Live-Long candy Nov 10 1888
From The Graphic, 10 Nov 1888

Sometimes, patent remedies killed people. The Live-Long Candy did manage to get mentioned at an inquest, and there’d be a particular irony in a product of this name carrying someone off – but I reckon it’s innocent.

Eight months before this ad appeared, 16-year-old Belinda Balls, housemaid to Mrs Waspe at Gusford Hall in Suffolk, was suffering abdominal pain. This was nothing new for her, but as she hadn’t been in her job very long, she tried not to make a fuss. On Saturday 24 March 1888, however, she was in such agony that she had to ask her fellow servants for help.

The cook, Jane Mallett, gave her a cup of ginger and Belinda struggled on with her work. By ten o’ clock that evening she was in serious trouble. Her mistress gave her some hot water, which made her vomit, and she went on to have a bad night, cared for by Mrs Mallett in their shared room.

On Sunday, Belinda took some ‘family pills’ (laxatives) to no avail, and had to stay in bed all day. That night, Jane Mallett sat up with her until she fell asleep, then helped her when she fell out of bed at four o’ clock in the morning.

When the cook next awakened at dawn, she was shocked to find her young companion dead.

Mr G H Hetherington, surgeon to the East Suffolk hospital, examined the body and found it to be ‘that of a woman well developed.’ Other than this observation, he could pass no comment until he had done a post mortem examination, when he discovered severe ulceration of the stomach. In his opinion, the cause of death was peritonitis. Mr Hetherington felt that Belinda’s habit of taking Live-Long Candy after meals had exacerbated her disease. Such quack remedies, he said, tended to alleviate the pain, but would cause constipation and ultimately be harmful. The implication was that the Live-Long Candy contained opium – but no analysis was carried out.

The Candy’s proprietor, J C Shenstone, at once wrote to the Essex Standard to set the record straight. The recipe had been around for 50 years, he said, since his predecessor Thomas Smith brought it to public attention and gained the endorsement of the Duke of Wellington. You might expect a dodgy practitioner to leap to an immediate and hysterical defence of his practices. Shenstone, however, defied any accusations of quackery by being completely reasonable and failing to threaten to sue anyone.

Shenstone was a dispensing chemist with premises on Colchester High Street. In around 1834, the shop had been established by Thomas Smith, who began selling the Live-Long or Digestive Candy a few years later. Certainly by 1844 he was doing a brisk trade in the stuff, and at around the same time employed an apprentice, James B. B. Shenstone, (a descendant of the 18th-century poet William Shenstone) who travelled all the way from Bath to take on the role. After his apprenticeship, Shenstone started his own business at Wells in Norfolk, but later returned to Colchester as junior partner to Smith. Thomas Smith died in 1864 and the business, including the Live-Long Candy recipe, went into the Shenstone family.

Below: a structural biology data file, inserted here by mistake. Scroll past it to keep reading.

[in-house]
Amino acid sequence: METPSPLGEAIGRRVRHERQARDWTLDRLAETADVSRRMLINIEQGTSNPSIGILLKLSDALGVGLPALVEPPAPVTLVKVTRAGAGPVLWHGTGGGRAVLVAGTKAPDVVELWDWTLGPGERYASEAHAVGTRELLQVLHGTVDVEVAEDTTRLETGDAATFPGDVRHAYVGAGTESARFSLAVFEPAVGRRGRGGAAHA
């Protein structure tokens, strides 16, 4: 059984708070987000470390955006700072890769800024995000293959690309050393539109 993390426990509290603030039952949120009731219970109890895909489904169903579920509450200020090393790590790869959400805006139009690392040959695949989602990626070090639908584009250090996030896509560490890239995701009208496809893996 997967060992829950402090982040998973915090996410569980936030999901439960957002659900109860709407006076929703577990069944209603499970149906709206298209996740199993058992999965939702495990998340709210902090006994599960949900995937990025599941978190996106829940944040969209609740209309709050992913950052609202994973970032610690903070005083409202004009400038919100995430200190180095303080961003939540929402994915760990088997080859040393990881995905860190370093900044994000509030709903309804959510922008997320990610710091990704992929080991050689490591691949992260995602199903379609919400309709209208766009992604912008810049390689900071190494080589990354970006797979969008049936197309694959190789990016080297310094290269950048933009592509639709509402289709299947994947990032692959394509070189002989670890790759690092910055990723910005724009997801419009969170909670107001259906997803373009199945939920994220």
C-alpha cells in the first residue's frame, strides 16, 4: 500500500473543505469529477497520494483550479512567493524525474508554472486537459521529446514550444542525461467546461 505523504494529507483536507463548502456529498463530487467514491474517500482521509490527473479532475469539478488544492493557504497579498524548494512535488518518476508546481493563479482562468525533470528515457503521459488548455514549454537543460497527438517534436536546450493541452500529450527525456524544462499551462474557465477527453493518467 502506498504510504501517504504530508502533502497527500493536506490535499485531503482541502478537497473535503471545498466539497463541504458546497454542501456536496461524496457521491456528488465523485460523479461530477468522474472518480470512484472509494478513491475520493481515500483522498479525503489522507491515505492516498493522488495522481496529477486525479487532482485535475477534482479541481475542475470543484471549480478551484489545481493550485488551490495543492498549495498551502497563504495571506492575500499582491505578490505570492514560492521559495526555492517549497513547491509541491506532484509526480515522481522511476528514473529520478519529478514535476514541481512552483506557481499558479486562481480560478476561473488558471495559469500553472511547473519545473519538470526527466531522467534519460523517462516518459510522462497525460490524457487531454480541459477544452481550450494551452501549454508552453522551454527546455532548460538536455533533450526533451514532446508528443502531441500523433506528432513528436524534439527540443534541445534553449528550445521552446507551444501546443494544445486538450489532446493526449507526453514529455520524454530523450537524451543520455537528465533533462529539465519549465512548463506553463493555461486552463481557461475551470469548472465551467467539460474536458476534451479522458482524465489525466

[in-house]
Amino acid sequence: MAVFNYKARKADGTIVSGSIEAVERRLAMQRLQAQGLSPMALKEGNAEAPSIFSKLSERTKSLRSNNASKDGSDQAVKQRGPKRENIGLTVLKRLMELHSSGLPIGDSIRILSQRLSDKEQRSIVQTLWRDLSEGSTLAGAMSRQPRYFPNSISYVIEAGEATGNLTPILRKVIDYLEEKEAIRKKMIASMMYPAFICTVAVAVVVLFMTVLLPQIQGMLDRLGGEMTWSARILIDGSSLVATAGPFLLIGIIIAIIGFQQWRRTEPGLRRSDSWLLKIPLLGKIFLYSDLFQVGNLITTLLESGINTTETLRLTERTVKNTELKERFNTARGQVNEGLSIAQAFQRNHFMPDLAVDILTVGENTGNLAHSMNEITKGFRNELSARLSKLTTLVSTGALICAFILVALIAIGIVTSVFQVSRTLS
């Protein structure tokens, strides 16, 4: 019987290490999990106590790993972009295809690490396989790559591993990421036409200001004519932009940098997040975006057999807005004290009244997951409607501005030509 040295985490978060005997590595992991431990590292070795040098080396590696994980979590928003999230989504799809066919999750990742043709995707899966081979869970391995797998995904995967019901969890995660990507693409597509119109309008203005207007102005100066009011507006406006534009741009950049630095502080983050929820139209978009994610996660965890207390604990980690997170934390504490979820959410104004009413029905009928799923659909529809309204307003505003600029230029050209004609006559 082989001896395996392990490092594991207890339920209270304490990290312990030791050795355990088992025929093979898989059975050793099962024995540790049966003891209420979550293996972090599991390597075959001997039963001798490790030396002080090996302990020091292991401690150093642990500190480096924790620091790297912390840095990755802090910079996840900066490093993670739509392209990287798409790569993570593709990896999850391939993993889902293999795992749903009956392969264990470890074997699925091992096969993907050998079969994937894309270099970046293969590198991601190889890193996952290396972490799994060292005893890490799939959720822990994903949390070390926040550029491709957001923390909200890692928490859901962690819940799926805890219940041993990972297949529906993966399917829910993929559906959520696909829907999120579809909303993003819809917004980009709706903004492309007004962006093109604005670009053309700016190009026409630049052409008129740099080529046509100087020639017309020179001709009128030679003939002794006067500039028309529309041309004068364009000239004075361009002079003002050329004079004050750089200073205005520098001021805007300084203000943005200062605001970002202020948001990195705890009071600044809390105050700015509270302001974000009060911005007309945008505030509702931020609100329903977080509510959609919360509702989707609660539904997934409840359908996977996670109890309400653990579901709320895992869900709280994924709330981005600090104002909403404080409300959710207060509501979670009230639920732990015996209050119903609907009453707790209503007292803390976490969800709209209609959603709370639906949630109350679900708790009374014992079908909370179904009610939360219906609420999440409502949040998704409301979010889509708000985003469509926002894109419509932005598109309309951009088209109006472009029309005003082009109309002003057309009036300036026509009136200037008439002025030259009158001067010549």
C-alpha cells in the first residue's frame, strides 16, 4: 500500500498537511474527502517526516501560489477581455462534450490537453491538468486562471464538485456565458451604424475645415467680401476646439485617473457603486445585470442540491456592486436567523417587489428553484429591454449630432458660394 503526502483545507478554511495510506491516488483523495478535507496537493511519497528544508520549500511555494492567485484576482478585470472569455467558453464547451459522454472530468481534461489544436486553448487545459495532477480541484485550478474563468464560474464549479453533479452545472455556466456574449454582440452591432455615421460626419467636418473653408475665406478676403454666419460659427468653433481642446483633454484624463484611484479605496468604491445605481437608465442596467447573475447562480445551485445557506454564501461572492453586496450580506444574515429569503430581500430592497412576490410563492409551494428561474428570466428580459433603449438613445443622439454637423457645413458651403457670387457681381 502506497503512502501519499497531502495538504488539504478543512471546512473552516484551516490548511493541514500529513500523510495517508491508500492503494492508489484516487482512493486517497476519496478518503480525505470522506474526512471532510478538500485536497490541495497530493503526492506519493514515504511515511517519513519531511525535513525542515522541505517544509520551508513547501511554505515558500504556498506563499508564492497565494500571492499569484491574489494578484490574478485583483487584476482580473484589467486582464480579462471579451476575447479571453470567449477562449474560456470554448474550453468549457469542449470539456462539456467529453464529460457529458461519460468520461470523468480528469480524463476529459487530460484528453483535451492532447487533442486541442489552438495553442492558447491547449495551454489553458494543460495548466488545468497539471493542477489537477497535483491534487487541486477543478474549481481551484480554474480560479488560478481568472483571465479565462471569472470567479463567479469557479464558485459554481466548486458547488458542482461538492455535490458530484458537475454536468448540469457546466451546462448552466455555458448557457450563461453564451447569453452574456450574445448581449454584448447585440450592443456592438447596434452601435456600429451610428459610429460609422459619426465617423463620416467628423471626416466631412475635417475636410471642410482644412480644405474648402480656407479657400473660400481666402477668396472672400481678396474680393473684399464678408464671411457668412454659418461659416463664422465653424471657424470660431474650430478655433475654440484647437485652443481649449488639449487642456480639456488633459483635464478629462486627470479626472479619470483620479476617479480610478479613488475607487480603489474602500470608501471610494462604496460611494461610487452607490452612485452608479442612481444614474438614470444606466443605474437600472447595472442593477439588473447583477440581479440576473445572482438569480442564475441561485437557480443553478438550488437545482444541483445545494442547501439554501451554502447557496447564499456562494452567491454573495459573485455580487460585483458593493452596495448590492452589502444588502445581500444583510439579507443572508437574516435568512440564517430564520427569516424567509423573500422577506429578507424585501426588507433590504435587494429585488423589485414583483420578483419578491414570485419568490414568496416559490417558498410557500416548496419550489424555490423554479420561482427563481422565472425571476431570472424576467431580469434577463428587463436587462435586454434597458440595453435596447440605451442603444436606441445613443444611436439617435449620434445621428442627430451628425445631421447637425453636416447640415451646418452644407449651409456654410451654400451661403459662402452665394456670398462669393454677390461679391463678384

Henry Beasley, in The druggist’s general receipt book, gives the recipe as follows:

Powdered rhubarb, 60 grs.
Heavy magnesia 1oz.
Bicarbonate of soda 1dr.
Finely powdered ginger 20 grs.
Cinnamon powder 15 grs.
Powdered white sugar 2oz.
Mucilage of tragacanth q. s.
Beat together, and divide into parallelograms of 20grs. each,

The younger Shenstone’s letter was no-nonsense but polite. He offered a £200 reward to anyone who could prove that the product contained opiates or any other ingredient likely to cause constipation. He stated that he was ‘quite prepared to satisfy Dr. (sic) Hetherington privately as to the nature of all the ingredients used in the preparation,’ and included a note from the physician and surgeon of Essex and Colchester Hospital saying they had used the candy and found it beneficial. This could all have been done in an arsey passive-aggressive way, but in my opinion the tone of the letter is assertive but calm; an understandable response to someone who had made unfounded assumptions about the nature of the remedy.

Just a few months later, Mr Hetherington had more pressing matters to think about when his vehicle was overturned by a runaway horse – but perhaps that’s another story.




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